#OPS2022, Day 2: Industrial Inkjet, Amazon Custom and Swarm Intelligence for a Better UX

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When “big players” meet start-ups and innovative ideas meet open ears, and developers and users discuss solutions to problems together, it’s OPS time. On the second day of the event, the Online Print Symposium once again highlighted exciting trends and dared to think outside the box. Alongside industrial inkjet, swarm intelligence for a better user experience and the question of the future of the “computer colleague,” there were plenty of other topics and ideas that were discussed on and off the stage.

While 15 years ago it was still scorned as an “inkblot process,” inkjet printing has now become a real all-rounder in the printing industry. Not only is a high level of quality achieved in inkjet printing today – it is also possible to do it at speeds that can sometimes rival offset printing. Not to mention the variety of possible substrates. To cut a long story short. Inkjet printing, and first and foremost industrial inkjet printing, is the current trend. So it was only logical that Carles Farre, CEO of HP Pagewide Industrial, was a genuine insider to speak on current developments in this field. According to him, the number of pages printed on high-speed inkjet has increased eightfold between 2011 and 2021 – from 50 billion pages to 440 billion pages. – and is expected to double again in the next five years. Amidst the challenges in supply chains and increased demands on the customer side, the value of digital production printing is growing tremendously.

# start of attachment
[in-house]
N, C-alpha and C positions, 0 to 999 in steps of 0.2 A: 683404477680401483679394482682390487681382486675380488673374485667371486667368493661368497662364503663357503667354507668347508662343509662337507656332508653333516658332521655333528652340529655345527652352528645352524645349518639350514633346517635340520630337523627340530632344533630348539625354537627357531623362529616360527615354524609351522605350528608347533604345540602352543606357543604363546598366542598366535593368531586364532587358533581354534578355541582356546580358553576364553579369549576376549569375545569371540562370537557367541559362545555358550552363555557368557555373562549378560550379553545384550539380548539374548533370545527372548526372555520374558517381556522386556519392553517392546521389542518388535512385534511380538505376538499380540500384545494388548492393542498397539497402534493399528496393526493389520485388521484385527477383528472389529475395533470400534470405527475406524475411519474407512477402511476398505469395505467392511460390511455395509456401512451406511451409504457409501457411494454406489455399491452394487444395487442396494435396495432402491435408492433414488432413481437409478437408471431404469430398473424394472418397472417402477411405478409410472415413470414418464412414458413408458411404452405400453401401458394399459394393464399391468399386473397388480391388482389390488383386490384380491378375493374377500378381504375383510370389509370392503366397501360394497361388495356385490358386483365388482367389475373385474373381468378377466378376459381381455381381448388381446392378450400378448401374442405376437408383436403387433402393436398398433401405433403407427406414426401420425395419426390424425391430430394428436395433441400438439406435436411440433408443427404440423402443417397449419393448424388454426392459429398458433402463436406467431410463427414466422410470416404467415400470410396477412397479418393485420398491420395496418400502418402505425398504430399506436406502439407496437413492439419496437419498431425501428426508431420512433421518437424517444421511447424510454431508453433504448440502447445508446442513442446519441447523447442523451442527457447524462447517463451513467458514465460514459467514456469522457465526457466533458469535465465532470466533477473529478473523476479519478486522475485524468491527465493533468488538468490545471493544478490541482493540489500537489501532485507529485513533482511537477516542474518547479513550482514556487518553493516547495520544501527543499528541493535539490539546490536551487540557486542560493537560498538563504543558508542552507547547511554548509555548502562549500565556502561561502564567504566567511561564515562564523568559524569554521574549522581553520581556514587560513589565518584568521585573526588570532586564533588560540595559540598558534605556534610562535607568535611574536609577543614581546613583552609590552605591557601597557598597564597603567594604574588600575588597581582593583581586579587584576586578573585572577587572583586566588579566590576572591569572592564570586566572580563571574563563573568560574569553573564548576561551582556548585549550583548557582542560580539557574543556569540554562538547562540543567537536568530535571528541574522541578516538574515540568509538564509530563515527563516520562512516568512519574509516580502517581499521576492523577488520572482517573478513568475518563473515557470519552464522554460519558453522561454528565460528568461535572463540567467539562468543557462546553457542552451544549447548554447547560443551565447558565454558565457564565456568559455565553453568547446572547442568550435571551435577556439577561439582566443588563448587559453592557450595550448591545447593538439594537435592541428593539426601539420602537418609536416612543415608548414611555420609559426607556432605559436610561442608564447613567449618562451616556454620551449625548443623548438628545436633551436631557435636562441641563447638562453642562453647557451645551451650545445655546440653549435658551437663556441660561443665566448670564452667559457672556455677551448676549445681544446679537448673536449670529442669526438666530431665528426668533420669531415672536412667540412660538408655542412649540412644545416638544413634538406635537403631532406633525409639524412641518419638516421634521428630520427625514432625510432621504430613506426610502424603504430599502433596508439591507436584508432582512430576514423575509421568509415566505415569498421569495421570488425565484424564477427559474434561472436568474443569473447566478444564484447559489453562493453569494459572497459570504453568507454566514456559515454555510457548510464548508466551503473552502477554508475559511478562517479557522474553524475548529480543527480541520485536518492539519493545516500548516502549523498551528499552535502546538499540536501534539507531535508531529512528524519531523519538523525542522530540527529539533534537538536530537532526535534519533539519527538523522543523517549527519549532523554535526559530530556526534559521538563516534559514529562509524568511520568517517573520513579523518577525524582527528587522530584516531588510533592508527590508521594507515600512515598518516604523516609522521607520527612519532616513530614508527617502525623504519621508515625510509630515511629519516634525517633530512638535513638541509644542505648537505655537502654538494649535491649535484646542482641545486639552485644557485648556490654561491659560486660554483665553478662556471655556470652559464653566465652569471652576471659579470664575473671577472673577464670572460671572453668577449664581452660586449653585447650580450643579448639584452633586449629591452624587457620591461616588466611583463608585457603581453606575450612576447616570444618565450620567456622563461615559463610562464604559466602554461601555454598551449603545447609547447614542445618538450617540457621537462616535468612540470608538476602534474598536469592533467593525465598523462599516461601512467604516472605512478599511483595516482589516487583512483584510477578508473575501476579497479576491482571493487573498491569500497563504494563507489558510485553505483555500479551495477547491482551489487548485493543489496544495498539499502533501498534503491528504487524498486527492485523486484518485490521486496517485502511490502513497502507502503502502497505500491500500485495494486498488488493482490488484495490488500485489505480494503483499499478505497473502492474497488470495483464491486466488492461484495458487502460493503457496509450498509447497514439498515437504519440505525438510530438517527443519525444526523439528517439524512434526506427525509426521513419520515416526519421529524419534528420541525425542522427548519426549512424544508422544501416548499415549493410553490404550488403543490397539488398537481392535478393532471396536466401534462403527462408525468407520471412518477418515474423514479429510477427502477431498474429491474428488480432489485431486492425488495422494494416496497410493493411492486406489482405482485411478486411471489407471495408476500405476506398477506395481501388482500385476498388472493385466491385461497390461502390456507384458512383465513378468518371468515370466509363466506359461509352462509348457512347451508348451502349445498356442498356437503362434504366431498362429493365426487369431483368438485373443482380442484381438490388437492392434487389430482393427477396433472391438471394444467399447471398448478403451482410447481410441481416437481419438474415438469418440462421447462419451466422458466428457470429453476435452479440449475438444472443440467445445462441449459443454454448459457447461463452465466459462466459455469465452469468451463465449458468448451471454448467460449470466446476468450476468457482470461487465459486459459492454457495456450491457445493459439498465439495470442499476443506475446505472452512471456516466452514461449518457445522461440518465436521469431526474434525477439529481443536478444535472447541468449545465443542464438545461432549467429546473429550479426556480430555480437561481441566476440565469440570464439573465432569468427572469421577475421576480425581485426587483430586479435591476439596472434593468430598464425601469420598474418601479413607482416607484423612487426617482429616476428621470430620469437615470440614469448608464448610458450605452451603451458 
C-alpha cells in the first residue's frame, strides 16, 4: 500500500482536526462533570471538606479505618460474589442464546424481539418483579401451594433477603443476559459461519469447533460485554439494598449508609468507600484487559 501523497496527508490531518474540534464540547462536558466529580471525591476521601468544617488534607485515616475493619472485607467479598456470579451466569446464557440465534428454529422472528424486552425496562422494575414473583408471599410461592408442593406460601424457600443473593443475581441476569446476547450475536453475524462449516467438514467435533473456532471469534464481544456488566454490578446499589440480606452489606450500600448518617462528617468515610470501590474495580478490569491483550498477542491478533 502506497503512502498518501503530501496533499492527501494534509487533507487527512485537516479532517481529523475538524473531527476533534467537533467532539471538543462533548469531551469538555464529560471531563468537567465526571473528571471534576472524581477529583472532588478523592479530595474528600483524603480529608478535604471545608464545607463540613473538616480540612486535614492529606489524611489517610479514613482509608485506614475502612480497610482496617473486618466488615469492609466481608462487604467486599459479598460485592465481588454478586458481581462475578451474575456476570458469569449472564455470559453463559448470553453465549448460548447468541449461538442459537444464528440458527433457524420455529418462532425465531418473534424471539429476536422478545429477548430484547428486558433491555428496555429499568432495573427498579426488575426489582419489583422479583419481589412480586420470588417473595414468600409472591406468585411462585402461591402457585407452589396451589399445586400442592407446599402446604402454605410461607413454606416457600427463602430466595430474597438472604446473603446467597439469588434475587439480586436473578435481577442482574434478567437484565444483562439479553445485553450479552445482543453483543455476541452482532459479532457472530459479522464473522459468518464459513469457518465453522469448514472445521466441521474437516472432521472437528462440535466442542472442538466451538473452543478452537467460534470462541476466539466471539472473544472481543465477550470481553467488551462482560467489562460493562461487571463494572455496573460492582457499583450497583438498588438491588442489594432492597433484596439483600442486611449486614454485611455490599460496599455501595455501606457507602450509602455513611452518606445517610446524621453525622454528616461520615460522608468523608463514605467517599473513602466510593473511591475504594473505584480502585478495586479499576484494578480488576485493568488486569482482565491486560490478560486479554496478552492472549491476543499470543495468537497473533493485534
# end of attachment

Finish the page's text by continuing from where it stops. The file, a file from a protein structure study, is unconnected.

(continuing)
Not only that, but the printing process also offers numerous other advantages, including the possibility of end-to-end inline production, significantly reduced “time to market” automation – and the option to create added value through the clever combination of inkjet technology and data analysis. In other words, mass customization.

According to Farre, the innovative leaps that inkjet printing has made recently – and will probably continue to make in the future – are primarily in the areas of quality, high-gloss papers, productivity and automation. But even today, productivity is already enormous – 7.5 hours instead of seven days is no longer something unrealistic, as the expert showed with a real customer example, but has long been possible.

How does long-term success work?

Yet in addition to the right production machines, it is the right business model that determines the success of an online print company. However, a strategy is not something that is cast in stone – and instead must be regularly scrutinized and adapted to the new circumstances of the market and customers. At least this was the belief of Andreas Otto, CCO of the albelli-Photobox-Group, which came into being three months ago, and which he highlighted in his presentation.